word “Elsipogtog” literally translates into “Great Fire”. It is
said that Elsipogtog was once the gathering place for the seven
districts of the Migmag Nation.
people lived along the Richibucto River,
on the coast and far inland for thousands of years. Nature provided
everything the families needed for food, medicines, shelter, clothing,
transportation and tools.
the arrival of European settlers on the territory, life changed
gradually for the Migmag people, and wars between the British and the
French resulted in the establishment of Reserves. When it was created in
1802, the Richibucto River
area Reserve covered an area of 51,200 acres. Today, the Elsipogtog
Reserve occupies an area of 2,222 acres. Formerly known as Big Cove,
Elsipogtog has a population of 2781 of which at least 300 reside off
reserve, which makes it the largest native community in New Brunswick.
Over the years, this First Nation community has established all the
necessary services and modern facilities for their people.
modern day challenges affecting First Nations People everywhere,
Elsipogtog continues to grow and prosper. Many recent initiatives such
as the Salmon Restoration Project, brings hope and pride to residents
that value the importance of creating health, wellness and
sustainability for their people and their community.
the past, fishing, hunting and gathering was an important aspect of the
Migmag way of life, permitting them to live in harmony with nature for
thousands of years. The most valuable fish for the Migmag was the
Atlantic Salmon or ‘Pulamoo’ in the Migmag language, which they
could find in abundance in rivers across their territory. Being one of
their main food supplies, Salmon has always been closely related to
the past few decades, the Richibucto river has not been able to sustain
a healthy salmon population like it had for hundreds, perhaps thousands
of years. Salmon fishing had to be closed or limited in order to
preserve the resource and save it from being extinct like in other
arising concerns for this fish species and its effects on the people of
their community and the region’s ecosystems, the Salmon Restoration
Project was initiated by the Elsipogtog First Nation. This was
undertaken in their efforts to claim back their Migmag heritage, and the
empowerment of their river; the Richibucto River.
This heritage is traditional values that are based on laws of
livelihood, which have been passed on for generations. Those values
promote health and wellness for the people and the environment in which
Firmin LeBlanc (left) from Kouchibouguac National Park and Blayne Peters (right) from
Elsipogtog First Nation are fishing the nets for salmons.
main goal of this project is to conduct a scientific assessment of the
fish stocks of the Richibucto River.
Several objectives were defined so as to reach that goal. The objectives
are as follows;
data on the status of Atlantic Salmon in the Richibucto River.
data on all other species caught during the study.
Atlantic Salmon brood stocks for restoration purposes.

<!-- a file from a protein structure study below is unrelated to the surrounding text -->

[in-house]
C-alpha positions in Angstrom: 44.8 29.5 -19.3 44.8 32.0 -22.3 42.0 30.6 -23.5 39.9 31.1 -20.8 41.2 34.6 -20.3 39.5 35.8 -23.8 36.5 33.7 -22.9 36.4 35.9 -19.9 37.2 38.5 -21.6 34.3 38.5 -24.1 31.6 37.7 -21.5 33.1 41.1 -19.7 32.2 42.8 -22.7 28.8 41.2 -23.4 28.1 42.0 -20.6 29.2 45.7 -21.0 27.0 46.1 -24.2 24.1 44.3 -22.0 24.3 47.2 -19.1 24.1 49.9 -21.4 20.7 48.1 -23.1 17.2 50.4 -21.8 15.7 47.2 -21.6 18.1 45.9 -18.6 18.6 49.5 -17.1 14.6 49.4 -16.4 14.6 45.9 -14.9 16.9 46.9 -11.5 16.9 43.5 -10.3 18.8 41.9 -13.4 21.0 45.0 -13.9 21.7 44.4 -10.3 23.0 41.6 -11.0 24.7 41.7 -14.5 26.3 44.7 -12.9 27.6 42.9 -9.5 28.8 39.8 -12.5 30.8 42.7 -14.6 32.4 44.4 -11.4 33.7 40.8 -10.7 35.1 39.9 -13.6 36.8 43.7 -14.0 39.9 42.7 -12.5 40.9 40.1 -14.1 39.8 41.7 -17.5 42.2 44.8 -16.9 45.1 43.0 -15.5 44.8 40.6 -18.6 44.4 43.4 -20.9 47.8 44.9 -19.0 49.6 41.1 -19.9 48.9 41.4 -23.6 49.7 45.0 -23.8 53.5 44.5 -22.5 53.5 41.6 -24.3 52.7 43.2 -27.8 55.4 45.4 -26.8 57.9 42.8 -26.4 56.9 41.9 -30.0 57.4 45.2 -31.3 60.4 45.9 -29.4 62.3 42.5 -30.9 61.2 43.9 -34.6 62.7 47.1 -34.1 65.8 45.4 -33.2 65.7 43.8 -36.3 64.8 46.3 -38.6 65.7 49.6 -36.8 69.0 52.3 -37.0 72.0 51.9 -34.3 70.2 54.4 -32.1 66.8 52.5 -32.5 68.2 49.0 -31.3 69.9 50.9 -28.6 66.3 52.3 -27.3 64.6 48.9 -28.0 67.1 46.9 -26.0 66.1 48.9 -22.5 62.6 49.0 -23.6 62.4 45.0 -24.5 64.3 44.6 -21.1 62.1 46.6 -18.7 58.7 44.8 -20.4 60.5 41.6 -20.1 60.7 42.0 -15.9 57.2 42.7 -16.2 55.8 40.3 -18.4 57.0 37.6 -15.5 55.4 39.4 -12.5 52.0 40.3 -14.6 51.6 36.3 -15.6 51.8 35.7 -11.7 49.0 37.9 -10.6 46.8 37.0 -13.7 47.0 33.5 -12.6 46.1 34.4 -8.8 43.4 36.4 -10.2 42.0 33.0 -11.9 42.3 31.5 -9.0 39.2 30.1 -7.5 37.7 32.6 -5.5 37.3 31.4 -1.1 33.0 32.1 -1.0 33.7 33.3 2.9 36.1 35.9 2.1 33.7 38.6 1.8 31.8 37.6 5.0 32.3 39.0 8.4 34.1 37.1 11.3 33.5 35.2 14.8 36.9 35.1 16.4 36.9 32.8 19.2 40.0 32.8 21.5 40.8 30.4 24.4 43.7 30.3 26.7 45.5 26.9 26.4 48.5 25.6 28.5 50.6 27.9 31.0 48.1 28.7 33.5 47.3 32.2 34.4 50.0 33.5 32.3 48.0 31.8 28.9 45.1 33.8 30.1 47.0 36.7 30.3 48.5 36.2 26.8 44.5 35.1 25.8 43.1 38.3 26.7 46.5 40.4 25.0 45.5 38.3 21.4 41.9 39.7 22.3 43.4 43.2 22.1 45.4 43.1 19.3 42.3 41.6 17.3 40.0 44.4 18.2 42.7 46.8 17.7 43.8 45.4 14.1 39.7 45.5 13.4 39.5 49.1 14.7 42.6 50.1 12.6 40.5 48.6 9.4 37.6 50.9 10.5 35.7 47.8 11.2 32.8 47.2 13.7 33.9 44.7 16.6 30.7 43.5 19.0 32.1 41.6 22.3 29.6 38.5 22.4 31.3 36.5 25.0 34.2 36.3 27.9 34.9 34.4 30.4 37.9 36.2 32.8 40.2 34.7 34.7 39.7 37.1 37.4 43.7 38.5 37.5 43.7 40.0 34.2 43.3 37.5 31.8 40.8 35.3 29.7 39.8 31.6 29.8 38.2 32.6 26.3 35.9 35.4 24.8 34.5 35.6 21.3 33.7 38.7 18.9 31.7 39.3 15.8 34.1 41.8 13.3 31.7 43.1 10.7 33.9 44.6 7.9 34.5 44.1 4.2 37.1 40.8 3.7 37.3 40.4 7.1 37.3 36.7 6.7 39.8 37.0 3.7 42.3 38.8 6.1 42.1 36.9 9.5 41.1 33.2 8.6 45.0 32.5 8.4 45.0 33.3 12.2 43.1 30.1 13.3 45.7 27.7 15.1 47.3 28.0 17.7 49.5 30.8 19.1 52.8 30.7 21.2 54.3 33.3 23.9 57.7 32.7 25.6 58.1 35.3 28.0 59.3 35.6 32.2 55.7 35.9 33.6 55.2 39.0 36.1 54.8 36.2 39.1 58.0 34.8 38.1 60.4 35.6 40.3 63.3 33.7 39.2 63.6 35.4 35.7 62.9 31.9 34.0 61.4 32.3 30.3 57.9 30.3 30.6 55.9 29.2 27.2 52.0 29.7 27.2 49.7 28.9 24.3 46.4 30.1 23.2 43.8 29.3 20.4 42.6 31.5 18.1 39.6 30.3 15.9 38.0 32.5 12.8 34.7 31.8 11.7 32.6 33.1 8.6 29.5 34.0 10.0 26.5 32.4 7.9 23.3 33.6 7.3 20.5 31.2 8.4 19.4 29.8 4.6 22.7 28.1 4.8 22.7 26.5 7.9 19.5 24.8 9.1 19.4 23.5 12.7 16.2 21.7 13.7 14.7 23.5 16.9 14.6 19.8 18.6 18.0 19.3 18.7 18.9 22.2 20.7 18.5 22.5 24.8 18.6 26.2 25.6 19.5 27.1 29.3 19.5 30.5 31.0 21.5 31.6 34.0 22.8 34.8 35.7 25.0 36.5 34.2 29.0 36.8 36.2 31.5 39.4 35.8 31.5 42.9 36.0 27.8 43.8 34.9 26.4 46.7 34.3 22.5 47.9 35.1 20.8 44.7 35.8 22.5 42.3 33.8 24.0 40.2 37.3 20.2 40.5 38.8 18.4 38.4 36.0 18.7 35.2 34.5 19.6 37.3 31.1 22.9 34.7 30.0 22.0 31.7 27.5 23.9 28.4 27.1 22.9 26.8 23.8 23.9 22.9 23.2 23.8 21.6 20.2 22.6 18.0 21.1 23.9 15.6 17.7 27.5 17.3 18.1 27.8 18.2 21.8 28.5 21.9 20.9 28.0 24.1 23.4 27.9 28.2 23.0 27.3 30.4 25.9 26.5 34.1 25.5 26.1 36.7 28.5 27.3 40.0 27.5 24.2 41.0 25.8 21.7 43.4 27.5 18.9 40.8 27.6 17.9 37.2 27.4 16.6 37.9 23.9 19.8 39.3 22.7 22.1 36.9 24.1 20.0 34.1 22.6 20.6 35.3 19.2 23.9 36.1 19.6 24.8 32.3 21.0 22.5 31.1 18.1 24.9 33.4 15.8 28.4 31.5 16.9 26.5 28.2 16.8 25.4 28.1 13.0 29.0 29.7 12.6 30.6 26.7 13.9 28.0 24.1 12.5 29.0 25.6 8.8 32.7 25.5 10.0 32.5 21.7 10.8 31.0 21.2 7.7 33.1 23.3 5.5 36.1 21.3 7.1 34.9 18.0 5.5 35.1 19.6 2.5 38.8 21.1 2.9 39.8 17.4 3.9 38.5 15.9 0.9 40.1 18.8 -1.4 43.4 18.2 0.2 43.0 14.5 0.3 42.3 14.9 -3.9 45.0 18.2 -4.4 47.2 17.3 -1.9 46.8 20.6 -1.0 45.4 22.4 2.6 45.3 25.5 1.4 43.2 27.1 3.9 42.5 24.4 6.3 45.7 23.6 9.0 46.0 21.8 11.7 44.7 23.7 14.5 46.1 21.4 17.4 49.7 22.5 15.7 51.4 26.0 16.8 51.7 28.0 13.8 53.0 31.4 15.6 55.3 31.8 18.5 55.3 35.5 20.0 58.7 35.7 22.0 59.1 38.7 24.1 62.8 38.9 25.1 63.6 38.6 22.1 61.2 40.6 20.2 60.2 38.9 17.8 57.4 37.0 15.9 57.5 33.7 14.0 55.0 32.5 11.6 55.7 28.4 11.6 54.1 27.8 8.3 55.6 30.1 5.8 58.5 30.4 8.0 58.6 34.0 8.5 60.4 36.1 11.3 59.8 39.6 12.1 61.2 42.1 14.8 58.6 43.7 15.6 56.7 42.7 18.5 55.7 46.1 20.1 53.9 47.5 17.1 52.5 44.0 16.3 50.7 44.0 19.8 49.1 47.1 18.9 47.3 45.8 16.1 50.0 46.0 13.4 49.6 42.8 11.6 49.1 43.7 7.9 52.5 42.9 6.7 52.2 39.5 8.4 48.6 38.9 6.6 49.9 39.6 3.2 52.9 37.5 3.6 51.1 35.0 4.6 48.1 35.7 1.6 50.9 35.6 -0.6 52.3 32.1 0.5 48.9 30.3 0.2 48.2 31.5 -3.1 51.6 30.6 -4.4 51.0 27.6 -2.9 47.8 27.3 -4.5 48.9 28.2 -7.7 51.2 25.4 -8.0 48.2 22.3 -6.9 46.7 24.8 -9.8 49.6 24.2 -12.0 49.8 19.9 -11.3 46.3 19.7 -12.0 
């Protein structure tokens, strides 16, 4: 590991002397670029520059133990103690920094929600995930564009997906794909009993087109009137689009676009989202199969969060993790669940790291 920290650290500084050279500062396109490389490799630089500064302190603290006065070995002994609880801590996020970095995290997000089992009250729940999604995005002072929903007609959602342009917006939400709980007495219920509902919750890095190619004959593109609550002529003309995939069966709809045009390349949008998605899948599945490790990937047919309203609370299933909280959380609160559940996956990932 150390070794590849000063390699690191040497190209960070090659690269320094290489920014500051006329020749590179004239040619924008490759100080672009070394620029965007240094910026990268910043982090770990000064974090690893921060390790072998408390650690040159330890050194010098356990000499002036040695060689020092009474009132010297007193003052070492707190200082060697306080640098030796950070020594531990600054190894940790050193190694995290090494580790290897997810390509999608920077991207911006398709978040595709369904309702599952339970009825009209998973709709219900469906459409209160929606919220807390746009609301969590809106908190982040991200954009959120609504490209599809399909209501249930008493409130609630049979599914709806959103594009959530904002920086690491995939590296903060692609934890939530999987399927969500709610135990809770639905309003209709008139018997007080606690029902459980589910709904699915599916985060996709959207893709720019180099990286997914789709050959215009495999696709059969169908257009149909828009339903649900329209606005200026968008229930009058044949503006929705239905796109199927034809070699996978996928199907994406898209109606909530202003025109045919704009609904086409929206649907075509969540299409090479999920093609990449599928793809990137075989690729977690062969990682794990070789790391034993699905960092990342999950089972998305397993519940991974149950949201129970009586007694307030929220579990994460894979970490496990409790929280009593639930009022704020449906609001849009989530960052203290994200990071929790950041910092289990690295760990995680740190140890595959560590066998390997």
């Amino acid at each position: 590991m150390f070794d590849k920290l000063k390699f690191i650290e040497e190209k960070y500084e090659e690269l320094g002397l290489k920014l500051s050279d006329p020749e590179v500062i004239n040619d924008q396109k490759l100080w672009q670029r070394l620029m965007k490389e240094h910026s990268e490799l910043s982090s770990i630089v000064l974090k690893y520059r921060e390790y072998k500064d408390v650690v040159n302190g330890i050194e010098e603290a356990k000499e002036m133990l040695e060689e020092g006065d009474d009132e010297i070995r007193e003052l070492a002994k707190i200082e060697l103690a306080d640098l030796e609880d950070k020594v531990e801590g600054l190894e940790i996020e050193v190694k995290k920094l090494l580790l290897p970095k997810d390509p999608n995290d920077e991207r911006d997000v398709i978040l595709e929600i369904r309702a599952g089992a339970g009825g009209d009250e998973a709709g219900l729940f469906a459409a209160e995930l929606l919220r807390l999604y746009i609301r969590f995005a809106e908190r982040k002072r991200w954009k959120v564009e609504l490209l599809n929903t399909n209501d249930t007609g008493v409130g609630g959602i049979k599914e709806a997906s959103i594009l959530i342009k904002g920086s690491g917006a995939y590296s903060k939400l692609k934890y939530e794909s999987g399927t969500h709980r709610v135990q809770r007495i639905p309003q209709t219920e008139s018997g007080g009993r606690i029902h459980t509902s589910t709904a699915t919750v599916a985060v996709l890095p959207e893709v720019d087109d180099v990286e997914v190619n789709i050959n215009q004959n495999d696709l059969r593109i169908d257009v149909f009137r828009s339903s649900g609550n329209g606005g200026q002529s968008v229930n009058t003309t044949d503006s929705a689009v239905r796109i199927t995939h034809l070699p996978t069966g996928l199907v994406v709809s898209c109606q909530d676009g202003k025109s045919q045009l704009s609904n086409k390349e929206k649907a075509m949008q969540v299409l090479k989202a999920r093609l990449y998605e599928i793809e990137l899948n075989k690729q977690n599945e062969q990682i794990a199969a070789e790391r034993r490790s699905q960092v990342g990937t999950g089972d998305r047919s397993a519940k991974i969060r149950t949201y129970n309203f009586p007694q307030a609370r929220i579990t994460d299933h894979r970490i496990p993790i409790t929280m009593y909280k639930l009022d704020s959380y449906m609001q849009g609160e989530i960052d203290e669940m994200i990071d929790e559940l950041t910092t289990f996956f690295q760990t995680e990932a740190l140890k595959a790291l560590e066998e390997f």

Traditional Ecological Knowledge and “western science” during
the course of this study.
collaboration with its partners, Elsipogtog First Nation can establish
the best practices of ecosystem management that are necessary for the
restoration and protection of salmon populations.
restoration work involves capturing salmon brood stock during fall
migration from the Richibucto River
and transferring them to the Miramichi Salmon
for spawning. Once the eggs are collected and fertilized they are placed
in trays within tanks and they grow to become small fry. The small
salmon grow in tanks at the hatchery for one year until the next fall
until they are released at various sites that have suitable habitat
within the watershed.
important aspect of the project is the salmon population assessment. The
mark-recapture method is being used to conduct this assessment. This
method calls for the use of two fish traps. There must be several
kilometers between the two catching sites. The fish caught in the
downstream trap are measured, sexed and a scale sample is taken for
aging the fish. They are tagged and then released into the river with
the hope that we will catch them again in the upstream trap.
The data collected are then processed and analyzed which allows
population estimates to be calculated.
The release of small salmon (parrs) into the Richibucto River on Oct
7, 2005 as part of the celebration during Elsipogtog Day.
(photo: Lea Anne Steal)
project has a strong education component.
Children from Elsipogtog Elementary
School are involved in salmon restoration in various ways including;
visits to the hatchery, growing small fish in the classroom, and
releasing small parrs into the river. Results from the project are
regularly published in the community newspaper ``Elsipogtogoei`` and
other local newspapers. A website is being developed and will be
launched on June 16, 2006 at the Elsipogtog
School. Elders are also
Involved and consulted during the process and there is a large part of
traditional ecological knowledge used in the project, along with a
hope this project will bring back the salmon or "Pulamoo" to
to a level where Elsipogtog First Nation people, and others, can
appreciate the presence of this species for several generations to come.
quote Councilor Kenneth Francis "If you understand conservation,
then you don't have to limit you’re activities."
Restoration Project Website: http://elsipogtog.ca